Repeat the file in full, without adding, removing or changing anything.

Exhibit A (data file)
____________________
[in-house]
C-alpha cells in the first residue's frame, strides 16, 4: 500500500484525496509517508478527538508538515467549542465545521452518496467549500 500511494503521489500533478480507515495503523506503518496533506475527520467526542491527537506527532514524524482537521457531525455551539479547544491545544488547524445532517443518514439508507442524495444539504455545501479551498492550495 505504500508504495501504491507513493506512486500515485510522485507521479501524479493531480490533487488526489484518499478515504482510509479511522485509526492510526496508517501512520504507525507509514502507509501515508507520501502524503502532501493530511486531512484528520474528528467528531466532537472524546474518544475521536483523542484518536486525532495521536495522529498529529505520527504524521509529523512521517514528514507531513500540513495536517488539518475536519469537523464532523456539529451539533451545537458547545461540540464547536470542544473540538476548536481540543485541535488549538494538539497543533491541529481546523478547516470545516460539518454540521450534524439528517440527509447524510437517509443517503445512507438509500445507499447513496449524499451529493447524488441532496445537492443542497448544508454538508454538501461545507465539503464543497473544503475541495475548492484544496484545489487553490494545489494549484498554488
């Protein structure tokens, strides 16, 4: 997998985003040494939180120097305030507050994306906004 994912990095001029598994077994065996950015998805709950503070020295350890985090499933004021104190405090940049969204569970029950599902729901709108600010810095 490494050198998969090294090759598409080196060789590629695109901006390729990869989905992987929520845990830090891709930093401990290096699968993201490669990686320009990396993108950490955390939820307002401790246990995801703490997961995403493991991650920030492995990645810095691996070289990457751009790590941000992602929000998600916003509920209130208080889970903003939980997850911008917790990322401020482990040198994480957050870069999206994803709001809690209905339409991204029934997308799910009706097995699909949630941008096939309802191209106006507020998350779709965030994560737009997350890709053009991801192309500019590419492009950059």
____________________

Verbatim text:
[in-house]
C-alpha cells in the first residue's frame, strides 16, 4: 500500500484525496509517508478527538508538515467549542465545521452518496467549500 500511494503521489500533478480507515495503523506503518496533506475527520467526542491527537506527532514524524482537521457531525455551539479547544491545544488547524445532517443518514439508507442524495444539504455545501479551498492550495 505504500508504495501504491507513493506512486500515485510522485507521479501524479493531480490533487488526489484518499478515504482510509479511522485509526492510526496508517501512520504507525507509514502507509501515508507520501502524503502532501493530511486531512484528520474528528467528531466532537472524546474518544475521536483523542484518536486525532495521536495522529498529529505520527504524521509529523512521517514528514507531513500540513495536517488539518475536519469537523464532523456539529451539533451545537458547545461540540464547536470542544473540538476548536481540543485541535488549538494538539497543533491541529481546523478547516470545516460539518454540521450534524439528517440527509447524510437517509443517503445512507438509500445507499447513496449524499451529493447524488441532496445537492443542497448544508454538508454538501461545507465539503464543497473544503475541495475548492484544496484545489487553490494545489494549484498554488
């Protein structure tokens, strides 16, 4: 997998985003040494939180120097305030507050994306906004 994912990095001029598994077994065996950015998805709950503070020295350890985090499933004021104190405090940049969204569970029950599902729901709108600010810095 490494050198998969090294090759598409080196060789590629695109901006390729990869989905992987929520845990830090891709930093401990290096699968993201490669990686320009990396993108950490955390939820307002401790246990995801703490997961995403493991991650920030492995990645810095691996070289990457751009790590941000992602929000998600916003509920209130208080889970903003939980997850911008917790990322401020482990040198994480957050870069999206994803709001809690209905339409991204029934997308799910009706097995699909949630941008096939309802191209106006507020998350779709965030994560737009997350890709053009991801192309500019590419492009950059």